There's an effect in most Prismata situations I call "the pressure bonus": when we have to buy defense, we exhaust the most efficient source (often Walls) first and only once we run out of blue we turn to less efficient things like Rhinos for defense or holding back Drones. That means the more damage you have, the better additional damage is. That's why you should buy your pressure units on turns when your enemy will already be scrambling for defense. Pressure units are balanced so that they're weak when they force out efficient defense but strong when they force out inefficient defense.

Don't overtech

Another common new player mistake is to buy a lot of tech buildings without enough Drones to make use of them. If you buy two Blastforges, two Animuses, and two Conduits with just 15 Drones, you won't have nearly enough gold to spend all of your tech, and you'll end up wasting a lot of resources.

307th came up with a rule of thumb that I think is pretty accurate: in general, one Conduit requires 3 Drones to spend efficiently, one Blastforge requires 5, and one Animus 8. (The Conduit rule is because while Forcefield only costs 1 gold upfront, it consumes a Drone, so you need more than 1 Drone per Conduit if you want to continue buying Forcefields.)

Of course, these numbers are subject to change depending on the random set. For example in a set with Immolite, an Animus only requires 6 Drones to support.

Use the random set

The random set units in Prismata are deliberately balanced to be slightly stronger than the base set units, to keep each game fresh by switching out the best units. Therefore, base your strategy on the random set units unless you know what you're doing. Don't make an army of Tarsiers in a set with a unit like Hellhound or Cynestra. If you're faced with a random set unit you've never seen before and you don't feel you have a good idea of how strong it is, it's probably better than base set units that fill the same role.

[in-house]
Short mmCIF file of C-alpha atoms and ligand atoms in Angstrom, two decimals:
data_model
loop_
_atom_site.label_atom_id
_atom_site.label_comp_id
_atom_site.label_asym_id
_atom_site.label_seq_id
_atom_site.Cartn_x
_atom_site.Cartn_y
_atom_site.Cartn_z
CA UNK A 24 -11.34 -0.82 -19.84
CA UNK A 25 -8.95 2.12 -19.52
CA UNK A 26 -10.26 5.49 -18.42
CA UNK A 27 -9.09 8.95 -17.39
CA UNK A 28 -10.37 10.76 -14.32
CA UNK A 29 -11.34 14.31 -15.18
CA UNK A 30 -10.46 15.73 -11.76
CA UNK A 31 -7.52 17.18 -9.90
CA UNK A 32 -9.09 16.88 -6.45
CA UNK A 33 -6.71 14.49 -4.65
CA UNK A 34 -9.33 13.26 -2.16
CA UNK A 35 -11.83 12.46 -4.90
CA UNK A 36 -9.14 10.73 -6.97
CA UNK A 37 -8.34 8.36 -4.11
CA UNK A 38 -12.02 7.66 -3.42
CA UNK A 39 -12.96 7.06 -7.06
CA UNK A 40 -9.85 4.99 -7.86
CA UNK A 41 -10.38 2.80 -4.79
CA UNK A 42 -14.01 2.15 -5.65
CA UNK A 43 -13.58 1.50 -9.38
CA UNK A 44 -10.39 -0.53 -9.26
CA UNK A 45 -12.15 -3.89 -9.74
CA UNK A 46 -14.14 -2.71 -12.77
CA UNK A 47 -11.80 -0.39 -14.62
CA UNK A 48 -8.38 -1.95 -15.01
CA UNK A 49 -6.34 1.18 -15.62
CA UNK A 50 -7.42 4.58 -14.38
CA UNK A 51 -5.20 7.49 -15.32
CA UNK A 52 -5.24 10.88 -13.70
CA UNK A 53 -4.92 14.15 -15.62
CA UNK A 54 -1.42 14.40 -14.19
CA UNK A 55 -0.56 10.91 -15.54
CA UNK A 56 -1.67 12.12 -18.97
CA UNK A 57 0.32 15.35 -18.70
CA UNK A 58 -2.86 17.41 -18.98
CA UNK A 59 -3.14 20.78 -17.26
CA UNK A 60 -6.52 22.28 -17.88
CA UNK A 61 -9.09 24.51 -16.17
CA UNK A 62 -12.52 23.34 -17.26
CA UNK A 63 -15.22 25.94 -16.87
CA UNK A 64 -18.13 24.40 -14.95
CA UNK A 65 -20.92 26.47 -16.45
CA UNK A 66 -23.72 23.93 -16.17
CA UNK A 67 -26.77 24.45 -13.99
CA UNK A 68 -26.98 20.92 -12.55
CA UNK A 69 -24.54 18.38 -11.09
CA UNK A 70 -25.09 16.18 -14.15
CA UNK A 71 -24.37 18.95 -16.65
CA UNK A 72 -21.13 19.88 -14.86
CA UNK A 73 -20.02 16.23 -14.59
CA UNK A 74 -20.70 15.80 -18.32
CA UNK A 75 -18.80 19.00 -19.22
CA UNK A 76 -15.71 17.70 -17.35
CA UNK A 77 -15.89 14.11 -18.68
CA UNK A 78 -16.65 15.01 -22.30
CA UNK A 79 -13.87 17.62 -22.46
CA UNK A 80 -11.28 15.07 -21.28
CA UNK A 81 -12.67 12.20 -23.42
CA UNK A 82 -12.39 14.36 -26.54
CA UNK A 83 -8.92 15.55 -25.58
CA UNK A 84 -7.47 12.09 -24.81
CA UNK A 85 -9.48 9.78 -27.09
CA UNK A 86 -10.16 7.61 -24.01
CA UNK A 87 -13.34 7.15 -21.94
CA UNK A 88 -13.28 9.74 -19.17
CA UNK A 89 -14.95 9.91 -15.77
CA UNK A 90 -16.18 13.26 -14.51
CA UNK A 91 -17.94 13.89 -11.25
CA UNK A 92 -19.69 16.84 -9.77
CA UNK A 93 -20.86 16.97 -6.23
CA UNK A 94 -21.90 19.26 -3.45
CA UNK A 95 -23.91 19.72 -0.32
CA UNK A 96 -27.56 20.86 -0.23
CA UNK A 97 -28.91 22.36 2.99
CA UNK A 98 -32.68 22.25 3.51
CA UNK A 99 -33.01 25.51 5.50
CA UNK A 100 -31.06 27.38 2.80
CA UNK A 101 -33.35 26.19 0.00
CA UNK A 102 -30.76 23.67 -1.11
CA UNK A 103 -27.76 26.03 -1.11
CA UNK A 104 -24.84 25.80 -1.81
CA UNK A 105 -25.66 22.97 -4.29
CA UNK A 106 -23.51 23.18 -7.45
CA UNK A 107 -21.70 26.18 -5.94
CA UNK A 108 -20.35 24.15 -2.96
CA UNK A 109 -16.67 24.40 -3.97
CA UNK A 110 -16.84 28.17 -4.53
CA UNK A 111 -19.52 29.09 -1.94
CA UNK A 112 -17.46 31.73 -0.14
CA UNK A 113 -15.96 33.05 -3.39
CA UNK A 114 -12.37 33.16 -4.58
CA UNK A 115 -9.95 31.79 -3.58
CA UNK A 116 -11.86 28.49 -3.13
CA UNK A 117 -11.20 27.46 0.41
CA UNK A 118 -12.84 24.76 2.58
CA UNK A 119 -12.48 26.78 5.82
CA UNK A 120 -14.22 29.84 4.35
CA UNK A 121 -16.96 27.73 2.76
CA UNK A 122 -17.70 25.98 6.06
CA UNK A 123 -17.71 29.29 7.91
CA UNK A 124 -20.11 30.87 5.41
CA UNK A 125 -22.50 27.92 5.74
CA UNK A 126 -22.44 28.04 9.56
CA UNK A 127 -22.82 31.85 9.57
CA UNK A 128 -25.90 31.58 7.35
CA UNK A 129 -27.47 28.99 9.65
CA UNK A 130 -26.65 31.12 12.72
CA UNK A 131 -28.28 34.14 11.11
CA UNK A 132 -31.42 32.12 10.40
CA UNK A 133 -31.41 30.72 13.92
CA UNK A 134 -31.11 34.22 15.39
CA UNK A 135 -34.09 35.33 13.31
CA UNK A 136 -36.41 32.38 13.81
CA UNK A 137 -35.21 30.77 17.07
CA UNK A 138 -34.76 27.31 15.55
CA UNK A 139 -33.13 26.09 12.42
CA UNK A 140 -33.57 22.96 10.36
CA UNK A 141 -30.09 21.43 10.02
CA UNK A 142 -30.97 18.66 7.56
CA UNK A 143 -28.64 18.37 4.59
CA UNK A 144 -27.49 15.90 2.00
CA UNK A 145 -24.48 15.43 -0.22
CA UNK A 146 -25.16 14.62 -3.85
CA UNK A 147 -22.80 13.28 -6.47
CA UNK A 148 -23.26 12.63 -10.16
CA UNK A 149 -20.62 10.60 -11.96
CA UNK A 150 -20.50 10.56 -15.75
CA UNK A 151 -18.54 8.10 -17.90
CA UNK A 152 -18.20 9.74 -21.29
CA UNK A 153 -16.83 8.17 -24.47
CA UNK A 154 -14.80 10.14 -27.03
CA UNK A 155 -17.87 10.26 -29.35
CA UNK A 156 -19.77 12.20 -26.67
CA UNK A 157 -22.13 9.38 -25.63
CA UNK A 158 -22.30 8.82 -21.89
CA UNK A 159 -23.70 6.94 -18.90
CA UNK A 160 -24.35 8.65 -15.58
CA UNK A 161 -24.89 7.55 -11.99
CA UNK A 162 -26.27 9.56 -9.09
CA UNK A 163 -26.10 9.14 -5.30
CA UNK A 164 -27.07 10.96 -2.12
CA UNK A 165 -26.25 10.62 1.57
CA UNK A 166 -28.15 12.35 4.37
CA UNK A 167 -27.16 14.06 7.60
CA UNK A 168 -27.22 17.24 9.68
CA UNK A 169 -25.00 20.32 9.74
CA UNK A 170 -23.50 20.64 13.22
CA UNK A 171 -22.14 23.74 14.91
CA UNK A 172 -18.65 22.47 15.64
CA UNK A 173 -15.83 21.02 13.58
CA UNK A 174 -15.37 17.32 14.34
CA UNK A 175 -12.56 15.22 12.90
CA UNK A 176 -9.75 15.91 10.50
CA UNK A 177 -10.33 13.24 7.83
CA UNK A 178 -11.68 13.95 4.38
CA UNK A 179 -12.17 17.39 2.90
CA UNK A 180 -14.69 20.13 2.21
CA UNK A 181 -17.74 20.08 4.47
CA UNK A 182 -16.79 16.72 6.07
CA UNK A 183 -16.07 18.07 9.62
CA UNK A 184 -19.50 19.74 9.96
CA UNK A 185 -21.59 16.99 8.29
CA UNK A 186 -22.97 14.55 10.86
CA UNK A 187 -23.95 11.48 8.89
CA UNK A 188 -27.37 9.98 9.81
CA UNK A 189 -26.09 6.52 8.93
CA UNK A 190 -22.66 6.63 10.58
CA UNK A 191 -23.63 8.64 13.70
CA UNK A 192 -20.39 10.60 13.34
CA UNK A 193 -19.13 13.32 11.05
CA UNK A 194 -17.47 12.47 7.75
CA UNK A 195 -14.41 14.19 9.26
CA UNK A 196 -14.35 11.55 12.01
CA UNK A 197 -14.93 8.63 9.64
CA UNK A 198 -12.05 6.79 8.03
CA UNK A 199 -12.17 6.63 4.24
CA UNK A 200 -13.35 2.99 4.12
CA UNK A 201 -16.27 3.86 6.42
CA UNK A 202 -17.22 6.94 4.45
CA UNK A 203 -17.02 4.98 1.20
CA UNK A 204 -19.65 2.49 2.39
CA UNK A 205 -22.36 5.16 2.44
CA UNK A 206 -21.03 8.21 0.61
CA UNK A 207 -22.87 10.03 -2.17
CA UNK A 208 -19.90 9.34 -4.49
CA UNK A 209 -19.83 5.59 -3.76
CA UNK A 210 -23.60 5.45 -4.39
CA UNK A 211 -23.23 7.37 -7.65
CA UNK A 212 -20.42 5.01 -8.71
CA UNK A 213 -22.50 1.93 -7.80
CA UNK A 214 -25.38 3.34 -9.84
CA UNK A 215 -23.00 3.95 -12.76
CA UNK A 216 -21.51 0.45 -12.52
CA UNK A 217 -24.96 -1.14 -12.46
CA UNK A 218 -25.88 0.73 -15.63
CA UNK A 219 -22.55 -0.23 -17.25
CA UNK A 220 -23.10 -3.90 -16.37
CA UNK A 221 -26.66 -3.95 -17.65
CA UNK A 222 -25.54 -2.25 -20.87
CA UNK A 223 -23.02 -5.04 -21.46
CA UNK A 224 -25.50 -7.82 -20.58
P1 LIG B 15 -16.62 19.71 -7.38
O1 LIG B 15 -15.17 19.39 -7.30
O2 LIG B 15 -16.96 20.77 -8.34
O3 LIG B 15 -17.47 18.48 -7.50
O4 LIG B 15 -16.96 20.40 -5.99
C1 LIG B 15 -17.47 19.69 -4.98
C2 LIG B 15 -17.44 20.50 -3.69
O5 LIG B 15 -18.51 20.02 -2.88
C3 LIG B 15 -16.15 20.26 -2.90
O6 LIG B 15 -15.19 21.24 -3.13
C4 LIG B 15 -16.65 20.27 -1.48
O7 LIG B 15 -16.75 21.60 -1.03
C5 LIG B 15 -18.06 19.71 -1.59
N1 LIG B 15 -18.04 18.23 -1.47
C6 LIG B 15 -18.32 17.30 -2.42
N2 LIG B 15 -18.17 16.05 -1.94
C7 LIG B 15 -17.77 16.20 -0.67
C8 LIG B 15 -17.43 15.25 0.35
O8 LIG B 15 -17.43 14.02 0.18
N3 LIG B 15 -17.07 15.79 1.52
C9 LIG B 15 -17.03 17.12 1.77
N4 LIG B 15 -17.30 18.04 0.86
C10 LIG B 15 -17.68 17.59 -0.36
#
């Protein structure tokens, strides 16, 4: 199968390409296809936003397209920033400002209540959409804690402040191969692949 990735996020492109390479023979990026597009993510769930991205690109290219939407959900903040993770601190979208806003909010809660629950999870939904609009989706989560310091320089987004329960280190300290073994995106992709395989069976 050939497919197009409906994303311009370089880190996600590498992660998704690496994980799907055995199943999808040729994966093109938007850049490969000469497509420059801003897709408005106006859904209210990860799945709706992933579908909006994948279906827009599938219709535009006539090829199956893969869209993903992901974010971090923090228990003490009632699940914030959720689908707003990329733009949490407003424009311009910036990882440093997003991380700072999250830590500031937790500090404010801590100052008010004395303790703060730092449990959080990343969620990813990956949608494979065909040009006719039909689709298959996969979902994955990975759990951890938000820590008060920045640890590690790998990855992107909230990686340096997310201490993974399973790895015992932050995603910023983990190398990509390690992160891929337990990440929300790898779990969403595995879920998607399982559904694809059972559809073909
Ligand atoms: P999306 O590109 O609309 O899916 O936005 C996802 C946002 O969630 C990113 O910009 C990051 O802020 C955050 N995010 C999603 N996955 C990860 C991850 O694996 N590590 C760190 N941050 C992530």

Attackers are better than Drones

If you're coming from a game like Starcraft or Age of Empires, you might have the intuition that you should continue to buy Drones for pretty much the entire game. But in most games of Prismata, after you pick a strategy, you should get the amount of Drones you'll need for it before you start buying attackers, and then stop buying Drones once you start buying attackers.

The reason has to do with the math behind Prismata, but here's a summary: when they're not being absorbed, attackers are straight-up more efficient than Drones; the only reason you buy Drones at first is because early attackers are susceptible to being blunted by a Wall. Since the max amount of damage your enemy can absorb is a constant (2 if they're using Wall), rather than a proportion of your attack, the absorb problem is a bigger deal when you have a smaller economy.

To illustrate, if you go for a turn 1 Blastforge into Steelsplitters, you can make 1 Steelsplitter per turn, meaning you lose two entire turns of production to absorb. If you waited until turn 3 or so and then got 2 Blastforges for 2 Steelsplitters a turn, you only lose one turn of production to absorb. The advantage of waiting to buy attackers is clear. But if you wait too long, your opponent will be the first one to start profitably making attackers. You want to find the sweet spot where the increased efficiency of attackers starts to just barely outweigh the drawback of being absorbed at first.

Even weak attackers are better than Drones if they don't get absorbed. Don't buy two Drones in the late-game if you could buy a Gauss Cannon instead. If you only have 3 gold, consider spending it on an Engineer instead of a Drone. The Engineer is cheaper and will block next turn, allowing you to devote more resources to buying attack instead of defense, not to mention the benefits of granularity.

Big absorb means high-econ